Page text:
The daily Sciensano report of 28 March saw a spectacular rise of the incidence numbers for the province of Liège: from 19 confirmed cases per 100 000 population on 27 March it rose to 77. This was due to underreporting by a lab in the province. On 29 March the province of Liège even became the second worst affected province in Belgium after Limburg.
+ Brussels-Capital Region
|Source: Data collected by Sciensano, as of 2020/04/01.|
|Confirmed||Deaths||Active||Hosp. adm||Hosp. disch||Tested|
|Confirmed||Deaths||Active||Hosp. adm||Hosp. disch||Tested|
|Source: Sciensano epidemiological data page for COVID-19|
Note: For some reason, Sciensano is using different age ranges for confirmed cases and for deaths.
The official reports from the national public health institute do not refer to recovered people but only to discharged patients. The patients are discharged after resolution of symptoms, even though they are not being tested again before leaving the hospital.
The number of recovered people who were tested positive but not admitted to hospital remains unknown as there is no follow-up on these cases. The total number of recoveries is therefore underestimated, particularly in a context where there are many undetected positive cases presenting mild symptoms and recovering as well. The situation is similar in France.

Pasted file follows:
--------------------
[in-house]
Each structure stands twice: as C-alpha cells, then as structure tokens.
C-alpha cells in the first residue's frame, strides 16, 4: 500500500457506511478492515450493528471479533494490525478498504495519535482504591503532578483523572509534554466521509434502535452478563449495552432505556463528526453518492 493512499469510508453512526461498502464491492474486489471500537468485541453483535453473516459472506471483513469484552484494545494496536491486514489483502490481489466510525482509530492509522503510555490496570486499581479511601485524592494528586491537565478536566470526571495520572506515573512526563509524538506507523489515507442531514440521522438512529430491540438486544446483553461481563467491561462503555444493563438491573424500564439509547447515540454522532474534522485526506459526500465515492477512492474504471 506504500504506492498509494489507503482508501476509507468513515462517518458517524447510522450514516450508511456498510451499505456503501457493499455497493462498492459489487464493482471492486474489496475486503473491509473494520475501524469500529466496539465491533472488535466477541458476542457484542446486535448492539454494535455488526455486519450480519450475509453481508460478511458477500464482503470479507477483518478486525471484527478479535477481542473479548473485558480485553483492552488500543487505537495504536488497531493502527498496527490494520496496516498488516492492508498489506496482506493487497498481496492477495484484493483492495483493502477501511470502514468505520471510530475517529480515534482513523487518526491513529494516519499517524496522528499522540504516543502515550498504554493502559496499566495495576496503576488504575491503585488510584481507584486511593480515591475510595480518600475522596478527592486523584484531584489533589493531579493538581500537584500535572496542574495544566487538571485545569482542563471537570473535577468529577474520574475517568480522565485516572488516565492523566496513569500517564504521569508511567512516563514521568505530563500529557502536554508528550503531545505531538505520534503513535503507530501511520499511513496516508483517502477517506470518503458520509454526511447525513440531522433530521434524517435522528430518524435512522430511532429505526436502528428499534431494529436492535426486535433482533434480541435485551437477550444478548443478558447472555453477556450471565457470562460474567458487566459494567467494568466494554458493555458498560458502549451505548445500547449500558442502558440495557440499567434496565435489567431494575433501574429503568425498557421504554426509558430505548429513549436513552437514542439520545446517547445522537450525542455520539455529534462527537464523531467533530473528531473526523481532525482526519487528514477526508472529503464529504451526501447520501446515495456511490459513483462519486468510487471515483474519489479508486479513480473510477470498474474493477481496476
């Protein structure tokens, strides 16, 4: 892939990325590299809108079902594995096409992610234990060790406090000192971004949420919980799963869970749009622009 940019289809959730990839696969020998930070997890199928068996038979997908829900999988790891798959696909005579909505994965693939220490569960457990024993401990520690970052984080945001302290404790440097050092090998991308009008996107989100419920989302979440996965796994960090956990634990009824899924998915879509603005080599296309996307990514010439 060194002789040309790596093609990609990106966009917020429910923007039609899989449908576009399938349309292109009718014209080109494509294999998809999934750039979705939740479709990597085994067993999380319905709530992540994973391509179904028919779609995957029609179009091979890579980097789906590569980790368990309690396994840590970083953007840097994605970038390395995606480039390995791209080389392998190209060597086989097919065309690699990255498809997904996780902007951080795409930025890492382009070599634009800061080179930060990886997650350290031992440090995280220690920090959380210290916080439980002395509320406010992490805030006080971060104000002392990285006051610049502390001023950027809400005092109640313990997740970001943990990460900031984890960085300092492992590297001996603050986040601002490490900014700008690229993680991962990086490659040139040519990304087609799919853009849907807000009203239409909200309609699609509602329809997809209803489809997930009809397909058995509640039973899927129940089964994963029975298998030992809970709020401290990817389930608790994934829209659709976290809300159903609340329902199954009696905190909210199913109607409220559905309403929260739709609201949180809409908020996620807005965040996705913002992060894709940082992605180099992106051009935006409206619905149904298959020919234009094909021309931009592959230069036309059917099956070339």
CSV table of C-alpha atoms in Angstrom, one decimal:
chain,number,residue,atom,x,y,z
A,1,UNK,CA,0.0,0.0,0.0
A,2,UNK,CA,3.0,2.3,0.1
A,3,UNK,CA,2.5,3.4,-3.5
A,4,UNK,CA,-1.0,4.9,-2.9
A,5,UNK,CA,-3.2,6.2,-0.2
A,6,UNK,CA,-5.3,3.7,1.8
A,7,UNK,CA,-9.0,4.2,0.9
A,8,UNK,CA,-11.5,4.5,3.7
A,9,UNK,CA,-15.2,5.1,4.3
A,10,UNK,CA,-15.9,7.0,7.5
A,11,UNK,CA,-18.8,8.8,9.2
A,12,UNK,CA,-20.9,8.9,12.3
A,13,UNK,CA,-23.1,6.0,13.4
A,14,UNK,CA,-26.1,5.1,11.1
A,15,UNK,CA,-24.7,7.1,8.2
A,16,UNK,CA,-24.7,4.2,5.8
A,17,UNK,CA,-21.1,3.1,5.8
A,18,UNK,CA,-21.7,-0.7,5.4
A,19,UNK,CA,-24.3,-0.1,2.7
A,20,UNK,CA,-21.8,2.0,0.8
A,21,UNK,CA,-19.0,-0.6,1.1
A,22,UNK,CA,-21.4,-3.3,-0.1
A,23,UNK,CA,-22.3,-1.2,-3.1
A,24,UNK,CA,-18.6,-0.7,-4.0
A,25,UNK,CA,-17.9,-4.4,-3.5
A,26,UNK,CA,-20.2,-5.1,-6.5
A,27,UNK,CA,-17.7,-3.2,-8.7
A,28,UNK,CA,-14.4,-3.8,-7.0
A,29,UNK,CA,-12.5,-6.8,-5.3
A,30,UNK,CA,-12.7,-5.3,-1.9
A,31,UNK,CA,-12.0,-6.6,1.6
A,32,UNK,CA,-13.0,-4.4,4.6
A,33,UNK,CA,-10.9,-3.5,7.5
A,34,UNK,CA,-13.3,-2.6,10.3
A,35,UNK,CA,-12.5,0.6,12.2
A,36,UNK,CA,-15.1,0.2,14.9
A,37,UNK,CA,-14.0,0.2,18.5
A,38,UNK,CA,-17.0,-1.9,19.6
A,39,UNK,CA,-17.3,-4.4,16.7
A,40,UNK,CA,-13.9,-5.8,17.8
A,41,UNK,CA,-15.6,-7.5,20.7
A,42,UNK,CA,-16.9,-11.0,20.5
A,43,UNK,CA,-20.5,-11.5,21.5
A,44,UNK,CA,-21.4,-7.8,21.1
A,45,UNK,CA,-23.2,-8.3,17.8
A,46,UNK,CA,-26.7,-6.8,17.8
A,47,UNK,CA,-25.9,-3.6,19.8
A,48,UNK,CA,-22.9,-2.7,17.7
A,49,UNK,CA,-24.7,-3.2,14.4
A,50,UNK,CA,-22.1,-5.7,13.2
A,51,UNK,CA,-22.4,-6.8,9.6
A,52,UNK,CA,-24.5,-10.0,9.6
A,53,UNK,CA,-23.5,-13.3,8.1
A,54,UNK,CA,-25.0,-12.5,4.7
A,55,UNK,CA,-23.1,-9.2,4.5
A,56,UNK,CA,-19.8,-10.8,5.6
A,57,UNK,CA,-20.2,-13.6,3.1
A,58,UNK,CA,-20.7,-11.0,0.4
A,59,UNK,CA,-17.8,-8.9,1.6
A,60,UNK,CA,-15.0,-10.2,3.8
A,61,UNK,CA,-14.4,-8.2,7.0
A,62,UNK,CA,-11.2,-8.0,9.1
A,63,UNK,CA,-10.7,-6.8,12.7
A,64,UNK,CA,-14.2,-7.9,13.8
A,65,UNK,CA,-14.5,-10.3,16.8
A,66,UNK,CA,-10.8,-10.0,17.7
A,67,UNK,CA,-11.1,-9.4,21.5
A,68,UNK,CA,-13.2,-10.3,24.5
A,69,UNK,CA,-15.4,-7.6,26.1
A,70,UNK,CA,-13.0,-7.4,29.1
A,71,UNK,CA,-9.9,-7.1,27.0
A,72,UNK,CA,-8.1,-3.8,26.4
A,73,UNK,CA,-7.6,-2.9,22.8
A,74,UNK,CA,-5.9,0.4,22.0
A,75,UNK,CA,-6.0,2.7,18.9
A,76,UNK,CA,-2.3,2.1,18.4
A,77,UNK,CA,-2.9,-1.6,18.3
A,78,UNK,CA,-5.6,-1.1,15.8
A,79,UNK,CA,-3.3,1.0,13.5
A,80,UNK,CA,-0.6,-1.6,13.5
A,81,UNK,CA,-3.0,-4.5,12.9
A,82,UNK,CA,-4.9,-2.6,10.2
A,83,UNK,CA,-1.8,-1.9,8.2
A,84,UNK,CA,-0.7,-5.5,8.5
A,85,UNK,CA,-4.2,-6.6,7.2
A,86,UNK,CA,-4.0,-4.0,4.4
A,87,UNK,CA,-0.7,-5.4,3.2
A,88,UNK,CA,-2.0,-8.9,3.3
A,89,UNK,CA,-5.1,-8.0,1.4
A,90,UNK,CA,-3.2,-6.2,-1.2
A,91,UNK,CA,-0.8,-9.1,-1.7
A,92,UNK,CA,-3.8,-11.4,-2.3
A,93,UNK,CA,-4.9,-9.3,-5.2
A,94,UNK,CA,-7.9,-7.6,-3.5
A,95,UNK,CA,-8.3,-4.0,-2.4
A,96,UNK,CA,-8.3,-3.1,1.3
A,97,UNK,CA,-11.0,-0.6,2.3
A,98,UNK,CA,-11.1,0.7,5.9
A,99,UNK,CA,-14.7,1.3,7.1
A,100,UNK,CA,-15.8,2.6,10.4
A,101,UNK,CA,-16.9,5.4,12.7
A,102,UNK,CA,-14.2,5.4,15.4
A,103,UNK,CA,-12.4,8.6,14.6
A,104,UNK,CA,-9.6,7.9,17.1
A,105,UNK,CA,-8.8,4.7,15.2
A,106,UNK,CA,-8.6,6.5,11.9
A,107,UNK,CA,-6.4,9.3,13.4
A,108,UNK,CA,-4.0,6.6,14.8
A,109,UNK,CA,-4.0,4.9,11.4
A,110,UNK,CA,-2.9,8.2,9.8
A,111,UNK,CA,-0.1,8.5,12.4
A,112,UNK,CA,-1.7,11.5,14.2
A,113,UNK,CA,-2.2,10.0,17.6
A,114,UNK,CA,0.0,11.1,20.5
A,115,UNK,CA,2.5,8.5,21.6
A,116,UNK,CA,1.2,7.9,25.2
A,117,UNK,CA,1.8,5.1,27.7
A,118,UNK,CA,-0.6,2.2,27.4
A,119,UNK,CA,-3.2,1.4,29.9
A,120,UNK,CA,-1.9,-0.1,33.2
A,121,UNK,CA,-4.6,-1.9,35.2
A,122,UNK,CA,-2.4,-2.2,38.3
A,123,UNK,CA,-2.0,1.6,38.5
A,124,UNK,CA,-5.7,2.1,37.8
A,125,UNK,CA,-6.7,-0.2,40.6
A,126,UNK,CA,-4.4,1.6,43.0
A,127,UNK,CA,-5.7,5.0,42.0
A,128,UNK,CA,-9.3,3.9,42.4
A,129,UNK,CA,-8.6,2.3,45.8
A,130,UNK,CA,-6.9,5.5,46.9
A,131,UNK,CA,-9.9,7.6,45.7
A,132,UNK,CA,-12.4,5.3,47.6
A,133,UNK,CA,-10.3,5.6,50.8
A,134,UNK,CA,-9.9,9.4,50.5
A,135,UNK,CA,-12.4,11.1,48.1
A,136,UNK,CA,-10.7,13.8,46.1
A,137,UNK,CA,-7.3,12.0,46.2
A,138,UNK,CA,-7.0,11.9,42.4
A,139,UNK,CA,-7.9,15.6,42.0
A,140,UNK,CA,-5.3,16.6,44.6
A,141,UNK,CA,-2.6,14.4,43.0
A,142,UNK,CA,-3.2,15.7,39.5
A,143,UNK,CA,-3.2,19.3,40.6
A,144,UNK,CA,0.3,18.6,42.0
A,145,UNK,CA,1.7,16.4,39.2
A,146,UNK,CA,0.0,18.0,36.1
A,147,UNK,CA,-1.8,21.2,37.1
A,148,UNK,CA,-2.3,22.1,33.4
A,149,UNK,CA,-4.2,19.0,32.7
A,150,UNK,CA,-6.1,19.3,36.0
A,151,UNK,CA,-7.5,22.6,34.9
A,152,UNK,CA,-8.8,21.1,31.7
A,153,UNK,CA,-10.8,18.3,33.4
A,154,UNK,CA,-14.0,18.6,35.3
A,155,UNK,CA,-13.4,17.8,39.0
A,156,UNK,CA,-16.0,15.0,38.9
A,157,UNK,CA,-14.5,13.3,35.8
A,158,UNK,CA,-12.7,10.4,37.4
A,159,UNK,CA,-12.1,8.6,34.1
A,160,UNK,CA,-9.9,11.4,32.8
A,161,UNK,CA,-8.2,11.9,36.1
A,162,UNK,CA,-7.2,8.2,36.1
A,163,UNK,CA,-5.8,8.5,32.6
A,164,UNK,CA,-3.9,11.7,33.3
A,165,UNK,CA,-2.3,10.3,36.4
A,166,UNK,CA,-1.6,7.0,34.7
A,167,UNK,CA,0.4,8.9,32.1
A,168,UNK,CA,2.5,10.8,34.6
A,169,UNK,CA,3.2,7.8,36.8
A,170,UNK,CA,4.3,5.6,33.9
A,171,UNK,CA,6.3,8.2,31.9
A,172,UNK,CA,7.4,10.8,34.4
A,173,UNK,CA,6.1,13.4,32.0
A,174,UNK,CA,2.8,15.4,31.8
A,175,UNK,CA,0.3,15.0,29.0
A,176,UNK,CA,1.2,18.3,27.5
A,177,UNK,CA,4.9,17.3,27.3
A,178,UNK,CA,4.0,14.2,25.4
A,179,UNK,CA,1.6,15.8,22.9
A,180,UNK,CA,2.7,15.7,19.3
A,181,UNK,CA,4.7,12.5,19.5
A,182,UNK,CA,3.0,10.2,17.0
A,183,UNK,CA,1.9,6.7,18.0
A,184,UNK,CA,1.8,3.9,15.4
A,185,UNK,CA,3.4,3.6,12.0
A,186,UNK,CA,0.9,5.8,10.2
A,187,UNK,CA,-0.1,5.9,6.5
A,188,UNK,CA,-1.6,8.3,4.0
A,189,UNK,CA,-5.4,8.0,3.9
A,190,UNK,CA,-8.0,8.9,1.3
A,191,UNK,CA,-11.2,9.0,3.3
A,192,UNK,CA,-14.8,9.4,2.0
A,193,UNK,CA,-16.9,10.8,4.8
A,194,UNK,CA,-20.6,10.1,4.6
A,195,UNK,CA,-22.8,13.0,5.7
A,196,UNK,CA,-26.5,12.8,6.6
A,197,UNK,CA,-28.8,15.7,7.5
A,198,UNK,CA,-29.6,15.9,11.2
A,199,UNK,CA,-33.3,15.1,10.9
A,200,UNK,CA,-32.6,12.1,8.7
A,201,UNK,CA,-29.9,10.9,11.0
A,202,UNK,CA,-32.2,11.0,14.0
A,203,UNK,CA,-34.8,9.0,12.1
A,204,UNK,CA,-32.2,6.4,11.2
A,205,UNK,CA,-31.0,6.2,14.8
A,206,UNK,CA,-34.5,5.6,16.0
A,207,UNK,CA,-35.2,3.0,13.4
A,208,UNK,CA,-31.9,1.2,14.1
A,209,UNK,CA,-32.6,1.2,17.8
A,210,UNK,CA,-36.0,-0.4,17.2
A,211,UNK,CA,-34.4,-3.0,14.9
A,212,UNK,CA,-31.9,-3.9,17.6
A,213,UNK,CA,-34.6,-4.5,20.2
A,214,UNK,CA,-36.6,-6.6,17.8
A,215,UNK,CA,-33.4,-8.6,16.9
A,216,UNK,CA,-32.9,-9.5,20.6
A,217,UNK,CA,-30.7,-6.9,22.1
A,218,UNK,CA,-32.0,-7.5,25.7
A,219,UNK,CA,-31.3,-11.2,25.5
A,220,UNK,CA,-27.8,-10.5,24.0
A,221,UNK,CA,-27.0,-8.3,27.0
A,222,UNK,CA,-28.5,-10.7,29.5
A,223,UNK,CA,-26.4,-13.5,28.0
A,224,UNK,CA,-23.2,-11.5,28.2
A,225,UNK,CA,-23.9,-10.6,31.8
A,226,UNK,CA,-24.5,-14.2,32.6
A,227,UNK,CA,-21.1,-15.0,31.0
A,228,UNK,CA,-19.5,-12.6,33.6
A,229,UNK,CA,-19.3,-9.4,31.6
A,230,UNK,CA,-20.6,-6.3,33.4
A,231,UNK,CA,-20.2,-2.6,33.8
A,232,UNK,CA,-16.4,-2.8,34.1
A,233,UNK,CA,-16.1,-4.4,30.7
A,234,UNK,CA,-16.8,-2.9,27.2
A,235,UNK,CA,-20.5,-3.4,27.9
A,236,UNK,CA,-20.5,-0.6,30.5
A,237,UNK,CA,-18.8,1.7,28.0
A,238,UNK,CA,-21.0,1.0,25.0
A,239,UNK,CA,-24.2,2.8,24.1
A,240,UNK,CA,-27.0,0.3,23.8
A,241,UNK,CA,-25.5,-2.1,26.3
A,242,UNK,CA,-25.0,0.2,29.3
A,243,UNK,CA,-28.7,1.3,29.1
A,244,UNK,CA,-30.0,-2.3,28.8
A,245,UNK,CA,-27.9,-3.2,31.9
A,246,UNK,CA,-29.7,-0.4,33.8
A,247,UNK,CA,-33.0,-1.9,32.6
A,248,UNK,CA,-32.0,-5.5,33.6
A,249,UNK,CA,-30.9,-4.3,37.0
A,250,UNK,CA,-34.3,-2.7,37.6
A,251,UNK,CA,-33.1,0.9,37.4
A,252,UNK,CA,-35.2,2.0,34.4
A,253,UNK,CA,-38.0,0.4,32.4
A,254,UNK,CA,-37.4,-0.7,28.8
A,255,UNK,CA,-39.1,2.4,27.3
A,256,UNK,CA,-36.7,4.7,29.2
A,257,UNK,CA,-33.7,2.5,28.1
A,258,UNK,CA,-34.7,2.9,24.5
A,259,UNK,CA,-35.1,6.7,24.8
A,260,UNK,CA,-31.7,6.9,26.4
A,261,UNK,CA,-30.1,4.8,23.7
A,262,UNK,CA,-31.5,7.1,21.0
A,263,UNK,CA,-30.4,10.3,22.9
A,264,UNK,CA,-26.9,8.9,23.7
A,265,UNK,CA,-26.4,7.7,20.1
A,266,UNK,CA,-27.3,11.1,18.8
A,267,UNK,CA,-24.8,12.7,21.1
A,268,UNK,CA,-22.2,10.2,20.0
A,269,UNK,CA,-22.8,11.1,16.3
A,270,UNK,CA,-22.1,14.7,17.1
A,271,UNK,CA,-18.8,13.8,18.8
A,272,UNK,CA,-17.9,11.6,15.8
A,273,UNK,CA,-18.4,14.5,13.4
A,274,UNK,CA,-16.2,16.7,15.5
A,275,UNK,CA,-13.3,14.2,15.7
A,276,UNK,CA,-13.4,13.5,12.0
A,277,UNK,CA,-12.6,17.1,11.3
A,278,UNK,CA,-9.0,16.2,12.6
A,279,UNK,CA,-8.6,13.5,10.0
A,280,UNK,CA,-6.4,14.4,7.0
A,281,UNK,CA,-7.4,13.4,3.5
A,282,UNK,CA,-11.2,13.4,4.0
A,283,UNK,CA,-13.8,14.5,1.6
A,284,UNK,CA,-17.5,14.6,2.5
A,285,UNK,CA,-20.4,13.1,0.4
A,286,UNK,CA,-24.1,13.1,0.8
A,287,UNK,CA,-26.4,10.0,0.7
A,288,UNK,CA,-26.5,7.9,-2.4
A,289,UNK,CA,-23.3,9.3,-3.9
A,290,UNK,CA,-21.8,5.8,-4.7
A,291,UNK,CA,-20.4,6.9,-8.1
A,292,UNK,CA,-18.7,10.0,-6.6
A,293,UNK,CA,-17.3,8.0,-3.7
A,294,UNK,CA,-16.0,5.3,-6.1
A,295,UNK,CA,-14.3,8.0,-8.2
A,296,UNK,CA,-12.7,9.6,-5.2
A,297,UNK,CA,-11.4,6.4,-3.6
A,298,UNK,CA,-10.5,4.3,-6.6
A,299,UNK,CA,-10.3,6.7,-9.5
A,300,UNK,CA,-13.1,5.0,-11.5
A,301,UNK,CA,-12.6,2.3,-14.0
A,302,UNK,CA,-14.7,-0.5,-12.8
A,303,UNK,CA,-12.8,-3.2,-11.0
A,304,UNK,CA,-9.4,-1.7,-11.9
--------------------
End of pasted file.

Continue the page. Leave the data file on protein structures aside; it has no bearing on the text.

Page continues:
In the period between 17 March and 21 March the number of deaths due to COVID-19 doubled on average every 1.4 days (64 % daily increase). Of the 289 first fatalities 3 were in the category 25 to 44 years of age, 22 were in the category 45 to 64 years of age, 58 in the category 65 to 74 years, 98 in the category 75 to 84 years and 108 in the category of 85 years and older. The youngest fatality overall in Belgium was a 12-year-old girl while the oldest person to die was 104 years.
On 25 March 2020 Belgium ranked 6th in the list of countries within the European Union with the highest amounts of casualties, while on 1 April Belgium had the third highest death toll, after Italy and Spain.
On 29 March an experiment at the UZ Brussel confirmed the suspicion that some Belgians are infected with the coronavirus without knowing it. Studies conducted by UZ Brussel on patients that are being treated for small procedures and who do not have COVID-19 symptoms, show that approximately 8 % carry the virus and have an infection in the lungs. Partial herd immunity can reduce the spread of the virus.
This section needs to be updated. In particular: data based on actual dates instead of report dates is now available.April 2020)(
Total cases in Belgium (cumulative)
New confirmed cases per day in Belgium
New hospitalisations per day in Belgium
Active cases in hospital per day (incl. ICU)
Notes: Data is missing from reports of 17 and 18 March.
New deaths per day in Belgium
Confirmed new cases per day by region